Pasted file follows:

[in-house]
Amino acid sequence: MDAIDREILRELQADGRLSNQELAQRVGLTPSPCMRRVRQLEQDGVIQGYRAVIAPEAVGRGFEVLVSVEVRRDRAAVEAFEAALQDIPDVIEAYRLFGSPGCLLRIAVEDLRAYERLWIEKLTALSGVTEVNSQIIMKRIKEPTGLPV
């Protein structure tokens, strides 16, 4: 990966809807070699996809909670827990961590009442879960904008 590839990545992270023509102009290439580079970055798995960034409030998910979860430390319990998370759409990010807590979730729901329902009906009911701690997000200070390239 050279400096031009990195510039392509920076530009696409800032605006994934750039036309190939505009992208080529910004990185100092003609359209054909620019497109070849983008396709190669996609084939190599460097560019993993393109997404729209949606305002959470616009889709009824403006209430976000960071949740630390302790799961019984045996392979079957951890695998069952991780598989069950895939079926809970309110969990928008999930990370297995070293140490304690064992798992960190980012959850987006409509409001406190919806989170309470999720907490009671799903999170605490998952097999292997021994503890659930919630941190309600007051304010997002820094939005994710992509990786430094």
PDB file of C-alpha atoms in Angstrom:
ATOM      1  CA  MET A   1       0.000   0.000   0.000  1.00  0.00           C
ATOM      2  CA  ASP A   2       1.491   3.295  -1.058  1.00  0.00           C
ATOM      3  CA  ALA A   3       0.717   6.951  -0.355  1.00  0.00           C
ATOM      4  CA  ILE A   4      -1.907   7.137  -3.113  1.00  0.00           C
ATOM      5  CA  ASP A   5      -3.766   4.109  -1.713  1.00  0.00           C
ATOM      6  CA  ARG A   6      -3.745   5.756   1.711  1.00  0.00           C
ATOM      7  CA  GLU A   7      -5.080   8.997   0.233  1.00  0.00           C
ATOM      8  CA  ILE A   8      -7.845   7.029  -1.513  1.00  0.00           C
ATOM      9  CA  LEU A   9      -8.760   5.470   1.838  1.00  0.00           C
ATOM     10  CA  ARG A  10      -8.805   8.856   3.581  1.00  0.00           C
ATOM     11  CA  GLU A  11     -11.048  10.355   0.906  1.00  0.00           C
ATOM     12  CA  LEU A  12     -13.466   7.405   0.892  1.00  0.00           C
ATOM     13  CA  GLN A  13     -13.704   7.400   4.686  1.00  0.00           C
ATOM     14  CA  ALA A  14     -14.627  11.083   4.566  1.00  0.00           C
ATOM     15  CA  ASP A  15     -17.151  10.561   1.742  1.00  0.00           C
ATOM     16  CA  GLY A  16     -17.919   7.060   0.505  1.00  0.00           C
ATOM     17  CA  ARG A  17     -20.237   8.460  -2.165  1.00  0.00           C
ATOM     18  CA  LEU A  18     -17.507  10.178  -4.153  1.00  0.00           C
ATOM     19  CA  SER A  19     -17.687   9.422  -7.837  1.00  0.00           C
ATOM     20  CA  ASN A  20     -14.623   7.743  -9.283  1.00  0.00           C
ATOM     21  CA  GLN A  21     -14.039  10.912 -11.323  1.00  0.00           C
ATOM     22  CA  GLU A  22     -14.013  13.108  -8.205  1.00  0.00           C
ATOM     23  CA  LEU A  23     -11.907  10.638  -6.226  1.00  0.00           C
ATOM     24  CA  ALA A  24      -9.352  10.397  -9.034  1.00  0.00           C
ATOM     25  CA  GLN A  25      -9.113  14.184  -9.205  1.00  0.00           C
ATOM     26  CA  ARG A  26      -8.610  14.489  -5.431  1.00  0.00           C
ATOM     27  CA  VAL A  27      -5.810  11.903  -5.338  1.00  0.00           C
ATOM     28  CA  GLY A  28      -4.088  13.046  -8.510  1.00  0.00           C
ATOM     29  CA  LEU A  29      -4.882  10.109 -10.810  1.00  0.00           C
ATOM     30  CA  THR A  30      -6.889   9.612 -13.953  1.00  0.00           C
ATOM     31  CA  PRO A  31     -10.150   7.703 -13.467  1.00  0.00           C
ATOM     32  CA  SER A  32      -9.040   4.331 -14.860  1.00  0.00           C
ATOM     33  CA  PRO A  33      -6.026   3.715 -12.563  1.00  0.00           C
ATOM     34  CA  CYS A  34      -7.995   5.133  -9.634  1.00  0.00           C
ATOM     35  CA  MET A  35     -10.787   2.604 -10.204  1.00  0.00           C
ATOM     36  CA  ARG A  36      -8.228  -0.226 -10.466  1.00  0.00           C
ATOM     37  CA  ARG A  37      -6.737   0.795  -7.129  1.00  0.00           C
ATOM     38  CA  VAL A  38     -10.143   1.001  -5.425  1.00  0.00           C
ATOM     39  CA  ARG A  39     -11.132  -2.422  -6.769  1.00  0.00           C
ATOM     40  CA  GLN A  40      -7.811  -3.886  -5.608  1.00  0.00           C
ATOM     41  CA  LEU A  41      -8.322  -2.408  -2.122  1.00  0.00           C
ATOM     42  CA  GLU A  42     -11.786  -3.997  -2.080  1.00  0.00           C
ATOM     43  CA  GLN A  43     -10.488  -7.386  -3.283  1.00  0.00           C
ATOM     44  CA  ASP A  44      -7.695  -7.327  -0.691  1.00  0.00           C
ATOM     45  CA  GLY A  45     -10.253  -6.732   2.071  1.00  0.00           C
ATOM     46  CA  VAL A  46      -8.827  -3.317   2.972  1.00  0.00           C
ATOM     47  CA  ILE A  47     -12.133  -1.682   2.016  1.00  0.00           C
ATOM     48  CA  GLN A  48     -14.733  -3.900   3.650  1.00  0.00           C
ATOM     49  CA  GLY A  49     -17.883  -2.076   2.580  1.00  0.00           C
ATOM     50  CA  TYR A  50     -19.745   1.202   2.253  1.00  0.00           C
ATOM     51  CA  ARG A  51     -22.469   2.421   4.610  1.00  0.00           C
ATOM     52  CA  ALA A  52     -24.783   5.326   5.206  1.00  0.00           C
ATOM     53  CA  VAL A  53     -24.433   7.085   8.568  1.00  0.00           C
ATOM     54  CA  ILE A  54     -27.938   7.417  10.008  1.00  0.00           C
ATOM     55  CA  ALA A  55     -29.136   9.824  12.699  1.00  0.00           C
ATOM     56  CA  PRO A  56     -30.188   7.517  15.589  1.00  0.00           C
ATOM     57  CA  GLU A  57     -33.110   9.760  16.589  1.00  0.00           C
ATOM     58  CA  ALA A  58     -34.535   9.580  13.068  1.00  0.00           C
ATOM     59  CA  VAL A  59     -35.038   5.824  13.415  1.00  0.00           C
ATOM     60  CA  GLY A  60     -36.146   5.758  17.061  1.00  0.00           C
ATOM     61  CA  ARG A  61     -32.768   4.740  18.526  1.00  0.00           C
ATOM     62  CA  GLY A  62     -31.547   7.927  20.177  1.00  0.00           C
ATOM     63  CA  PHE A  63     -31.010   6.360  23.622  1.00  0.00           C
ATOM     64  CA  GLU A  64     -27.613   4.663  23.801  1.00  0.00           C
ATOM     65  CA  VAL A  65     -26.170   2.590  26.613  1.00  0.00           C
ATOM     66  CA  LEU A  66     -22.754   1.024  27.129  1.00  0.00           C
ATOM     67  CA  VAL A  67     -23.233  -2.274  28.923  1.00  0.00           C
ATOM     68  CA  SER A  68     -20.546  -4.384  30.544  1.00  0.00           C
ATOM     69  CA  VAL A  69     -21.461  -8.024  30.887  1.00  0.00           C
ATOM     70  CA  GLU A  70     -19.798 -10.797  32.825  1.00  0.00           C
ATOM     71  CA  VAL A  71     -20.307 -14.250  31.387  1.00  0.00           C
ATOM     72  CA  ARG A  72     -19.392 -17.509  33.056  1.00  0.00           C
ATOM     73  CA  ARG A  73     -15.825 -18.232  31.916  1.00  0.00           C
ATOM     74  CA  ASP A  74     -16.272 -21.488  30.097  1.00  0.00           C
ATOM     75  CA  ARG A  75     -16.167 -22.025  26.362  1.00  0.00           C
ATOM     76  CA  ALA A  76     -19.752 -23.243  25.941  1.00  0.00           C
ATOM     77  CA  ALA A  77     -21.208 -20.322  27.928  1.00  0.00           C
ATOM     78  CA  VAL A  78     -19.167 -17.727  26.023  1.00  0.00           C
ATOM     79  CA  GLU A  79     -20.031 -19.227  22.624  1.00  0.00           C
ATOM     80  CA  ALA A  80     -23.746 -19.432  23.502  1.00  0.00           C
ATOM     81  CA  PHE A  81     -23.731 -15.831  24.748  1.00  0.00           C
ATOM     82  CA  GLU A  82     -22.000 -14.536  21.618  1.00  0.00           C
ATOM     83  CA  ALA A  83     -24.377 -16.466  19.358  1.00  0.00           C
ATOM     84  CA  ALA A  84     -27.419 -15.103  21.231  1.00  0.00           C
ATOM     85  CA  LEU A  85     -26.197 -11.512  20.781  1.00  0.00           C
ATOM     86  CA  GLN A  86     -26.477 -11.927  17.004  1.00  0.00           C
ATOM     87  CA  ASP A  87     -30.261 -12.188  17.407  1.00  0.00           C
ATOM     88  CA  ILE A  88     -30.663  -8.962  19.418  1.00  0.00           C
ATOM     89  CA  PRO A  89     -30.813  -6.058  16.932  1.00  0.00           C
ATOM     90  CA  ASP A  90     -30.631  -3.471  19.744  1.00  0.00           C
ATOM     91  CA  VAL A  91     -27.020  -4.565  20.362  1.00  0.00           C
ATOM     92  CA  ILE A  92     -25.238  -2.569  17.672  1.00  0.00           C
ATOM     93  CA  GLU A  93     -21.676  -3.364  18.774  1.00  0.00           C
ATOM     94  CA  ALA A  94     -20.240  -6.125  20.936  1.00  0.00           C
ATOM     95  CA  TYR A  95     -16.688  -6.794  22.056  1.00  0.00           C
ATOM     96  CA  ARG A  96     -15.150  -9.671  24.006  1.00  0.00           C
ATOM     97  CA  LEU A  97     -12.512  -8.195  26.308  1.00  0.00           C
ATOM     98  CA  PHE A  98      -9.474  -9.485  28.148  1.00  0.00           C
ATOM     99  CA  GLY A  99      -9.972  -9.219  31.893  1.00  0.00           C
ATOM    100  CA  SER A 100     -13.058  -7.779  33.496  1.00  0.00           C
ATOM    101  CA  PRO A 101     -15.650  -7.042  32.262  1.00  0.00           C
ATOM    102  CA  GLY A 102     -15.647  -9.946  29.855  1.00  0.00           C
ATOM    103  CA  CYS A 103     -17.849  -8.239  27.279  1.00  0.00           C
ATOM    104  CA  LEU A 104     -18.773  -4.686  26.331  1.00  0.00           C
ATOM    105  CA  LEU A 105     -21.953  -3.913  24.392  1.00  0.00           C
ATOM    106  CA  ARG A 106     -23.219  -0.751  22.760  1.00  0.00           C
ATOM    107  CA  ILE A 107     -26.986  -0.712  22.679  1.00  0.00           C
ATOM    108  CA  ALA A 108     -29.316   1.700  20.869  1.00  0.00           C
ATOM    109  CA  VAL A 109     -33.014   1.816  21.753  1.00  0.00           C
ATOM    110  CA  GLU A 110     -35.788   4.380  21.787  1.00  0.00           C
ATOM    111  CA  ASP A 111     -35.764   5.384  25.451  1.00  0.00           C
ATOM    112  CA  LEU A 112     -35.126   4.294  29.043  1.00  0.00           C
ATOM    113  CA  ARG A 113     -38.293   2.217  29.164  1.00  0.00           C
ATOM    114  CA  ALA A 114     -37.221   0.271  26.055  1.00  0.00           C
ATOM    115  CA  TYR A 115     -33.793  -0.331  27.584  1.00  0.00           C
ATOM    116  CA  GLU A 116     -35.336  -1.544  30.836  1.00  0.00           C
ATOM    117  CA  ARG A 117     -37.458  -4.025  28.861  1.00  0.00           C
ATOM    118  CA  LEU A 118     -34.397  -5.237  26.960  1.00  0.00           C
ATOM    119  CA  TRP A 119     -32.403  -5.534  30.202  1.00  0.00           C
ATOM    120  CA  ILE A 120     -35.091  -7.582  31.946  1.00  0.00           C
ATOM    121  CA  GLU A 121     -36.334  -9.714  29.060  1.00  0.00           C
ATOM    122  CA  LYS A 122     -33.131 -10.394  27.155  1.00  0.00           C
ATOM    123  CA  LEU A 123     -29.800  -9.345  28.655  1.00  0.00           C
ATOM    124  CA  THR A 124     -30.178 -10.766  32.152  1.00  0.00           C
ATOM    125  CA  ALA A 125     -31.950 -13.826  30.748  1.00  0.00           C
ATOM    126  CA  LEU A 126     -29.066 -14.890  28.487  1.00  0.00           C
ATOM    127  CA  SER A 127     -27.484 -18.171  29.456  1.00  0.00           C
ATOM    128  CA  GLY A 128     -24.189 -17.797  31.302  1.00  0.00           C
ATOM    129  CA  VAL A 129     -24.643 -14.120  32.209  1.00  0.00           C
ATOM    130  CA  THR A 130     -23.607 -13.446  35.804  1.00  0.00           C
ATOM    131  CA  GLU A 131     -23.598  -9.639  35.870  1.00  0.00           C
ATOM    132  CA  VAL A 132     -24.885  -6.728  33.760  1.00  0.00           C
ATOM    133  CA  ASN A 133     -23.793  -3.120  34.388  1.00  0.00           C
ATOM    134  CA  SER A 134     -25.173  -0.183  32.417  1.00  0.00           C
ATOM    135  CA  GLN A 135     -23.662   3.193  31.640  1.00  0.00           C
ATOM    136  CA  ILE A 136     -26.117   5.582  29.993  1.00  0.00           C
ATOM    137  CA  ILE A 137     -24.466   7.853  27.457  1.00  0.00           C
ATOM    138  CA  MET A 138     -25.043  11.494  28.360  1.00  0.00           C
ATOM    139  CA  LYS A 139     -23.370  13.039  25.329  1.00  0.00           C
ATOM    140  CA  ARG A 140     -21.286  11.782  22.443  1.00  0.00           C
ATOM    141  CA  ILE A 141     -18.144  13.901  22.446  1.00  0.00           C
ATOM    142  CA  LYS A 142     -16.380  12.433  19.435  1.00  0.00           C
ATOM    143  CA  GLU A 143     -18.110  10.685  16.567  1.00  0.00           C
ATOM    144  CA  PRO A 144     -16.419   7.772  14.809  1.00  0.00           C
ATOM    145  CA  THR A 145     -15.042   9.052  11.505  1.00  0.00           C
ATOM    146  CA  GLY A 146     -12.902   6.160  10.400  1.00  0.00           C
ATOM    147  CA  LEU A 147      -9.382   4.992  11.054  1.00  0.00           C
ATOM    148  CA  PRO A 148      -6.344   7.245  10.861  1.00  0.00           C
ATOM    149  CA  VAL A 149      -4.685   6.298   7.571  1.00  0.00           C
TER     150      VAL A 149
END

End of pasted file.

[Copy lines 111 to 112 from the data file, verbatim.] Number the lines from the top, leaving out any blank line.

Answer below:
ATOM    107  CA  ILE A 107     -26.986  -0.712  22.679  1.00  0.00           C
ATOM    108  CA  ALA A 108     -29.316   1.700  20.869  1.00  0.00           C